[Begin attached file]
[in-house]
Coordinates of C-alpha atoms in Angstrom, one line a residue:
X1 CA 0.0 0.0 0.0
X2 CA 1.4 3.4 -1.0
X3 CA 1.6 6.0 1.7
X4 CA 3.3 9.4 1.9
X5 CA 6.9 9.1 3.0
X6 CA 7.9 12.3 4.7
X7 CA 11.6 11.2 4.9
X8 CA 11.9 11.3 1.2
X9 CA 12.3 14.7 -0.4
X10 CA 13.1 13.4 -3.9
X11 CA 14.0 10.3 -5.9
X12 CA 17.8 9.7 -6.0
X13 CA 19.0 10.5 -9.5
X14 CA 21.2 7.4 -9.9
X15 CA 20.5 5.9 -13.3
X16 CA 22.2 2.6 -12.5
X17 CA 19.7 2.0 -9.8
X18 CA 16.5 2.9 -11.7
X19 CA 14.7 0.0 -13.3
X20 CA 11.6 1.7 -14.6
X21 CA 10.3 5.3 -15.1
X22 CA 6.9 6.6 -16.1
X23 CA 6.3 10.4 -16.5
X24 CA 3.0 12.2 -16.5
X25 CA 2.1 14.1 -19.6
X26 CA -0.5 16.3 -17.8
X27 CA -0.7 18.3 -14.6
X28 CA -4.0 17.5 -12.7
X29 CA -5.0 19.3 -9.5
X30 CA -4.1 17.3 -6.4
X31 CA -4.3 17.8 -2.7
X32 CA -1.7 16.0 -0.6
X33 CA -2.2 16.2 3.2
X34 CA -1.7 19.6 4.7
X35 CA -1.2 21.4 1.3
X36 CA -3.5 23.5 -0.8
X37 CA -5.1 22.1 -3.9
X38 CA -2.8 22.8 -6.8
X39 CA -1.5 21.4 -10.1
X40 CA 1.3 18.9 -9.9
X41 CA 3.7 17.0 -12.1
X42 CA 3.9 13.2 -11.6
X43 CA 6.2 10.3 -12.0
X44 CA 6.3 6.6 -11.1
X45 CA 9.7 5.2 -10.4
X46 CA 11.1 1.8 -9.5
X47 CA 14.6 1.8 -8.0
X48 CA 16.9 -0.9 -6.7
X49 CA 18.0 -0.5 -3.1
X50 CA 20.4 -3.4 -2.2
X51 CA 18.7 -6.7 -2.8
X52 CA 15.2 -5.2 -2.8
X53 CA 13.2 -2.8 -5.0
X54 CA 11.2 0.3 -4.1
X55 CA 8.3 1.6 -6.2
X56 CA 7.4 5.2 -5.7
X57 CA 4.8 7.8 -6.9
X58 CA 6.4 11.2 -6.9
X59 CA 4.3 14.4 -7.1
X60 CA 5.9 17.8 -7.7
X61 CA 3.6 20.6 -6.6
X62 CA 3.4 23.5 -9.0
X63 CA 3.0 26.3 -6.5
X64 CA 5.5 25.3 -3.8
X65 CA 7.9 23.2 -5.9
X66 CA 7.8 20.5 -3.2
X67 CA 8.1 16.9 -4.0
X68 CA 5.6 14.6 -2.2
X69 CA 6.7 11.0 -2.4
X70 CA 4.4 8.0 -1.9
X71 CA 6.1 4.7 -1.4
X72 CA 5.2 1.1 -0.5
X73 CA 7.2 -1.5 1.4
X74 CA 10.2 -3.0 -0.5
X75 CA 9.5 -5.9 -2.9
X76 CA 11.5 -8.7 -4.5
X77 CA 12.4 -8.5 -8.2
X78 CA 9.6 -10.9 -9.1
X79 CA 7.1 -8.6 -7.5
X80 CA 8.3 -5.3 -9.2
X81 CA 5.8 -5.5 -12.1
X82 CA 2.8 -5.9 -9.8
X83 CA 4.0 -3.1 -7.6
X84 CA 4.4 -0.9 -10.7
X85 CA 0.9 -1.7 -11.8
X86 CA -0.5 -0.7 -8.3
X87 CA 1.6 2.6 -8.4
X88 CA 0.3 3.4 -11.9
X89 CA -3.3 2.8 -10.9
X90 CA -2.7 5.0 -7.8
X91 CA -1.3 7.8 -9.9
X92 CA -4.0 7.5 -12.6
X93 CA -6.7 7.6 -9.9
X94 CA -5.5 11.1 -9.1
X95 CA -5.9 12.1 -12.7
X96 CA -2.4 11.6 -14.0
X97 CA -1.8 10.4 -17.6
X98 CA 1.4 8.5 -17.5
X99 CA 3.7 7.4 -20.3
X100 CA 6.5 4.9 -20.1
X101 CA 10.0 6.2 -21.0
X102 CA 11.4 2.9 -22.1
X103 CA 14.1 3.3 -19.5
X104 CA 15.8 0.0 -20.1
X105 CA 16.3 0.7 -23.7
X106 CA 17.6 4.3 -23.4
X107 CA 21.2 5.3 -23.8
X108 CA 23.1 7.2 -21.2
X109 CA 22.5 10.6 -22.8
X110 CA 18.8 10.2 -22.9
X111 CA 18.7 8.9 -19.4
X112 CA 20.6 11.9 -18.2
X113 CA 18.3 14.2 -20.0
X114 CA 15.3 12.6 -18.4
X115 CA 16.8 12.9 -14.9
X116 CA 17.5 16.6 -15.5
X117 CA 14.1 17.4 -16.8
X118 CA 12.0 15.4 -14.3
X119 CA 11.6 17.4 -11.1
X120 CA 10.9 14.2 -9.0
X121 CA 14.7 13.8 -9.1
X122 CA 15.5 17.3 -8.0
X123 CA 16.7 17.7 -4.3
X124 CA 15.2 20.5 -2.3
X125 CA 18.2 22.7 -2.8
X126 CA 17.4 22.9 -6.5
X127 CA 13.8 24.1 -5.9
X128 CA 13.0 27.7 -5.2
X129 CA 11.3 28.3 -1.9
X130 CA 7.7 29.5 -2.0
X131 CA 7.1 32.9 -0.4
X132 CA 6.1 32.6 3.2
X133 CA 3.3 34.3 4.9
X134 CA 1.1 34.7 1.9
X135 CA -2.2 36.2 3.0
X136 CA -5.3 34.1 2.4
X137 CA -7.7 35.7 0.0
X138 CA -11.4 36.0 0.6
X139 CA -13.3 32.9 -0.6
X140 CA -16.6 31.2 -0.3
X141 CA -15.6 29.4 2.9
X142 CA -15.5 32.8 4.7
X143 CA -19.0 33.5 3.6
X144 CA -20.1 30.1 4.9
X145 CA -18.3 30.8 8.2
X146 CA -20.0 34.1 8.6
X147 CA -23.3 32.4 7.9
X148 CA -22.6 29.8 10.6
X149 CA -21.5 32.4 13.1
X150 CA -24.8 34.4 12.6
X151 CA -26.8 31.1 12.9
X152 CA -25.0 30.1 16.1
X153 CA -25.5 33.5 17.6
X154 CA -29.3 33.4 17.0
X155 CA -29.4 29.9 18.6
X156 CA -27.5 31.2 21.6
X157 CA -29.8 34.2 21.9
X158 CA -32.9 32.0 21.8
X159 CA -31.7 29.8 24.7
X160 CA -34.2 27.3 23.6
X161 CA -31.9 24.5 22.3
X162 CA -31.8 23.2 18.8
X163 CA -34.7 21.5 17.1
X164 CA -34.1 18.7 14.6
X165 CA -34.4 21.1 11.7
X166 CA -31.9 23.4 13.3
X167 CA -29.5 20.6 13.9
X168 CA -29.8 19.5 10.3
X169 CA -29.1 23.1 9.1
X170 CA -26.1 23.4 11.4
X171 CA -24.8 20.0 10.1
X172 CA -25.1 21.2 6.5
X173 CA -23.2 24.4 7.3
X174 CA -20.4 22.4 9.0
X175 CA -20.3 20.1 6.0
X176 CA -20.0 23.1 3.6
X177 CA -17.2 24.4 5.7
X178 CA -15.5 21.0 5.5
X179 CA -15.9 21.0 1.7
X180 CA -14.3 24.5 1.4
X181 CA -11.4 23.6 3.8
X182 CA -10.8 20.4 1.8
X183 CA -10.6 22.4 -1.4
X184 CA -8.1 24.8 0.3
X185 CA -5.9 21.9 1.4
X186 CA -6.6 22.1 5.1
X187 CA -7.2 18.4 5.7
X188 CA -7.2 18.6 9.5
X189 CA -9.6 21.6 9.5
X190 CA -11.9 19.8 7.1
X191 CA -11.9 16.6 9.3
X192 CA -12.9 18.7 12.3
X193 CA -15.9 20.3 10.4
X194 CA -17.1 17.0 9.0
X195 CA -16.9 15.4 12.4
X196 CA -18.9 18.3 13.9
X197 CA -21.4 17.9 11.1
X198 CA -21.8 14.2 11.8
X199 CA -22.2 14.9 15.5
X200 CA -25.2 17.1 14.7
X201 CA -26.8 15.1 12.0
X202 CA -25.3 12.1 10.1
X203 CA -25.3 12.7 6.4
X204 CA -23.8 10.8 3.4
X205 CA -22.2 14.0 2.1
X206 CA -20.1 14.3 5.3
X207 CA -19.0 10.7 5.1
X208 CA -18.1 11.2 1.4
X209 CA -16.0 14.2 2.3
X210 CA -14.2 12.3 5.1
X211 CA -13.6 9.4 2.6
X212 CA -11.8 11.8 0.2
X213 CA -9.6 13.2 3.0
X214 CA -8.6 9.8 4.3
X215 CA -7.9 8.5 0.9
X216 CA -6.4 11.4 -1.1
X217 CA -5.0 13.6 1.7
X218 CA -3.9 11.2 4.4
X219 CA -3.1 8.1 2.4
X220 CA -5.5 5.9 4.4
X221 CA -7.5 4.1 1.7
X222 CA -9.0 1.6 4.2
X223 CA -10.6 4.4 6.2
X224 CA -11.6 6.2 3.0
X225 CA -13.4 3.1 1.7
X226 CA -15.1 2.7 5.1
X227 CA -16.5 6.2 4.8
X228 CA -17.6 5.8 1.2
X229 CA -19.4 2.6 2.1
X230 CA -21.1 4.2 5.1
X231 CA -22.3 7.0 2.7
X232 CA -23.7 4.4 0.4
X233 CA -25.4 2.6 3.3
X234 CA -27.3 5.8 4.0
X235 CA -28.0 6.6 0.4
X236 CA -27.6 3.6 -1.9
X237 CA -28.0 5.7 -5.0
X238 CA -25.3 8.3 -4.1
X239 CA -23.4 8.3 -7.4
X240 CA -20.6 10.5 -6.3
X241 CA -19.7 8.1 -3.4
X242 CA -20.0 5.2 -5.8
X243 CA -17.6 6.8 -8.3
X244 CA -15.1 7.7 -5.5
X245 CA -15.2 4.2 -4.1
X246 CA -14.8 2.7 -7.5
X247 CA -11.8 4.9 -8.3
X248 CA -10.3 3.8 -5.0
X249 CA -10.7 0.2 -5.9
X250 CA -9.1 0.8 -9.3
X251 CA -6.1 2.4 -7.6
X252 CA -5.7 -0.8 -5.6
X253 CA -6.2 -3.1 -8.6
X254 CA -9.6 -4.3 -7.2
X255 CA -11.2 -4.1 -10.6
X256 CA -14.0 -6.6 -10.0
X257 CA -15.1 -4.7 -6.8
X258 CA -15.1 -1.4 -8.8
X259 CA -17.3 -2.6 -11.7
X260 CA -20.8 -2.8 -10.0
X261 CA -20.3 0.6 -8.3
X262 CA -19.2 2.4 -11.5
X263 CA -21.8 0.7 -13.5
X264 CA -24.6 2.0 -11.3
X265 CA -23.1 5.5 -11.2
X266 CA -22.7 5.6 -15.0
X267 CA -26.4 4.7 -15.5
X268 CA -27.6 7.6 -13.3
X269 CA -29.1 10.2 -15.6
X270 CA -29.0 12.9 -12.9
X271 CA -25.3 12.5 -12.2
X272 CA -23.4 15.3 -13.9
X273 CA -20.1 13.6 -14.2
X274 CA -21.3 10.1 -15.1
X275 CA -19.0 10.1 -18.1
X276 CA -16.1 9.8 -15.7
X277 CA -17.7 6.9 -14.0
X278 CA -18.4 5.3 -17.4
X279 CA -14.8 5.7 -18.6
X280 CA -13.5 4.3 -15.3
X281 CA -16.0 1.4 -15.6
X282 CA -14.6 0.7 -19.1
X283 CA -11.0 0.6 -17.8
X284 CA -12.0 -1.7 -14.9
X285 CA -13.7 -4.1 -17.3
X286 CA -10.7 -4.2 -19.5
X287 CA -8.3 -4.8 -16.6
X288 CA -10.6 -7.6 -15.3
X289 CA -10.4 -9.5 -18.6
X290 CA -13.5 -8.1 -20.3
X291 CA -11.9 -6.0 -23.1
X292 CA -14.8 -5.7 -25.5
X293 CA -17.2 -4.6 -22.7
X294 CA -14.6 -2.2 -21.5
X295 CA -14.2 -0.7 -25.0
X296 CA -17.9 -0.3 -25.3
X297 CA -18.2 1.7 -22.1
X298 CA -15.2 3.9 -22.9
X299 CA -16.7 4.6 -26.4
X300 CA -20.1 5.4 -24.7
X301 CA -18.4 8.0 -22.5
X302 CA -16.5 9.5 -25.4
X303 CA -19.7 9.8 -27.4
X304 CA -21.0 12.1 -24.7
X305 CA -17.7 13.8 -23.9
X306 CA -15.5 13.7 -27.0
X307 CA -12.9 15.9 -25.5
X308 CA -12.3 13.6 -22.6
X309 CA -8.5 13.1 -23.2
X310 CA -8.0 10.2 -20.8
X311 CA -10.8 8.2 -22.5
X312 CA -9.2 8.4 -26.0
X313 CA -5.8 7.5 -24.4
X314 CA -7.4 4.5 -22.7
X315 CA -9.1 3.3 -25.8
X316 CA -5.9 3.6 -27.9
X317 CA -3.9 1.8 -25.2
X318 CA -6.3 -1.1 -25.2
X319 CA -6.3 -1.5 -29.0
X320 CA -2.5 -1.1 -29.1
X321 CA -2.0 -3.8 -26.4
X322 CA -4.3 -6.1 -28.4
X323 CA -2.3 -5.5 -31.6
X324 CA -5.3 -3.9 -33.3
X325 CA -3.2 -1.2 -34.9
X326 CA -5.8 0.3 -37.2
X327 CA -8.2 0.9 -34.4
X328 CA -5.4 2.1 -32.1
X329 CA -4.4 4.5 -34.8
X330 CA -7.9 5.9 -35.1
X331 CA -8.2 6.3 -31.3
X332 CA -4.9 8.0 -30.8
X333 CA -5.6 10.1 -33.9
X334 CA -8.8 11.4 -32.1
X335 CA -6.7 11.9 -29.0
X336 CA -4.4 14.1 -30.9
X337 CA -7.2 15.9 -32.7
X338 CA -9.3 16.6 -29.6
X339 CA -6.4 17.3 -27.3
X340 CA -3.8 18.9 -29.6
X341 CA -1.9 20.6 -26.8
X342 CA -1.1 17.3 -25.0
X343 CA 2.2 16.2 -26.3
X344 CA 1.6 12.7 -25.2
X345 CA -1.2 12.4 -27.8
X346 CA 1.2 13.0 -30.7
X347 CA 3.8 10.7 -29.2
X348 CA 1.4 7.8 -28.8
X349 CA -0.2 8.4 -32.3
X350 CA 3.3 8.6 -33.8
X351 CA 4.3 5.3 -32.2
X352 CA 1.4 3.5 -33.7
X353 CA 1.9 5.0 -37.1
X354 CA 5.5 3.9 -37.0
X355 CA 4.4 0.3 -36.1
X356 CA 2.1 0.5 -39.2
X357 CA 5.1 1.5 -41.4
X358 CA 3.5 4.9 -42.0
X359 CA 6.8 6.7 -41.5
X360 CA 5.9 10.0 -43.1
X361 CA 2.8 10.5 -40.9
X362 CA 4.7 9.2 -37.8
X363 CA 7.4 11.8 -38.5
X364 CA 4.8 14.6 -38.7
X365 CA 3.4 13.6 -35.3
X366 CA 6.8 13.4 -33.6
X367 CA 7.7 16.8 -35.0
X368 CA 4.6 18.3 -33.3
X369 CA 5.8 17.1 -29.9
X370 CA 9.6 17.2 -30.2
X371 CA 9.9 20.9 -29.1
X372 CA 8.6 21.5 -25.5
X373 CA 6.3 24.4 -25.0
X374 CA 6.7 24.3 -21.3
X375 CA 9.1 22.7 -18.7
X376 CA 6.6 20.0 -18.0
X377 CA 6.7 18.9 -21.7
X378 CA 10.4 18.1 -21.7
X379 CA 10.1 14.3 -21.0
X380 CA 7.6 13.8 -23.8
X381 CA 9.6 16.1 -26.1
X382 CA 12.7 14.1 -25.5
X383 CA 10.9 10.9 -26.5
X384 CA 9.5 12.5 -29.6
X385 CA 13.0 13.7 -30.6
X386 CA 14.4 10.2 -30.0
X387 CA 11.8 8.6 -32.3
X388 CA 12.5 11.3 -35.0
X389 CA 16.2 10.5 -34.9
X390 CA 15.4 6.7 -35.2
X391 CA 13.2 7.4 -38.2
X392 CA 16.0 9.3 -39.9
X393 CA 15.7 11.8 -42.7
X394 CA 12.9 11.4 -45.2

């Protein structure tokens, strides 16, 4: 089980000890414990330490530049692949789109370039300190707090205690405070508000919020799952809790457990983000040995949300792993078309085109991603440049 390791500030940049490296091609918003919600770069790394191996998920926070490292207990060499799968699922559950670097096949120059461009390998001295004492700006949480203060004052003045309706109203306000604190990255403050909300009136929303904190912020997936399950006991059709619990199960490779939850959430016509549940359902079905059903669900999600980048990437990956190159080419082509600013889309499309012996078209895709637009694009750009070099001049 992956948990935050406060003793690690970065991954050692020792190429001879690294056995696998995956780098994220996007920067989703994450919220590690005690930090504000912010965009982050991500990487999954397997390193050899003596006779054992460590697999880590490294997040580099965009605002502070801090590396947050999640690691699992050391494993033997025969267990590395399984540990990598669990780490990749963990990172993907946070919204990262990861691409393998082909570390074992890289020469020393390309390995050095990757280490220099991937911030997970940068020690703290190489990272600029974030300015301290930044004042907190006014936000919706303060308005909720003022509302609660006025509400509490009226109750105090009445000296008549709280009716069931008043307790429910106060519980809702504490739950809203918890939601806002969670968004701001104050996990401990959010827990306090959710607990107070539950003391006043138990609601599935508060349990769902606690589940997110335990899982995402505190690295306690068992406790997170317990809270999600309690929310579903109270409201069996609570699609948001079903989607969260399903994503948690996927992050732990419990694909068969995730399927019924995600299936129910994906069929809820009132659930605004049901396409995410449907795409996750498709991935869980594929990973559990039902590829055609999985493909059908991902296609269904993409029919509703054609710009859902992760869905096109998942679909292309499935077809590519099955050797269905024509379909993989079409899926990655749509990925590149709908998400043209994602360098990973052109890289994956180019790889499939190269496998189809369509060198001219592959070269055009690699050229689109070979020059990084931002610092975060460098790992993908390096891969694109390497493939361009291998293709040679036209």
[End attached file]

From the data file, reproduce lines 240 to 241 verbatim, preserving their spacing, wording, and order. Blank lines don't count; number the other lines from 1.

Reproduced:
X238 CA -25.3 8.3 -4.1
X239 CA -23.4 8.3 -7.4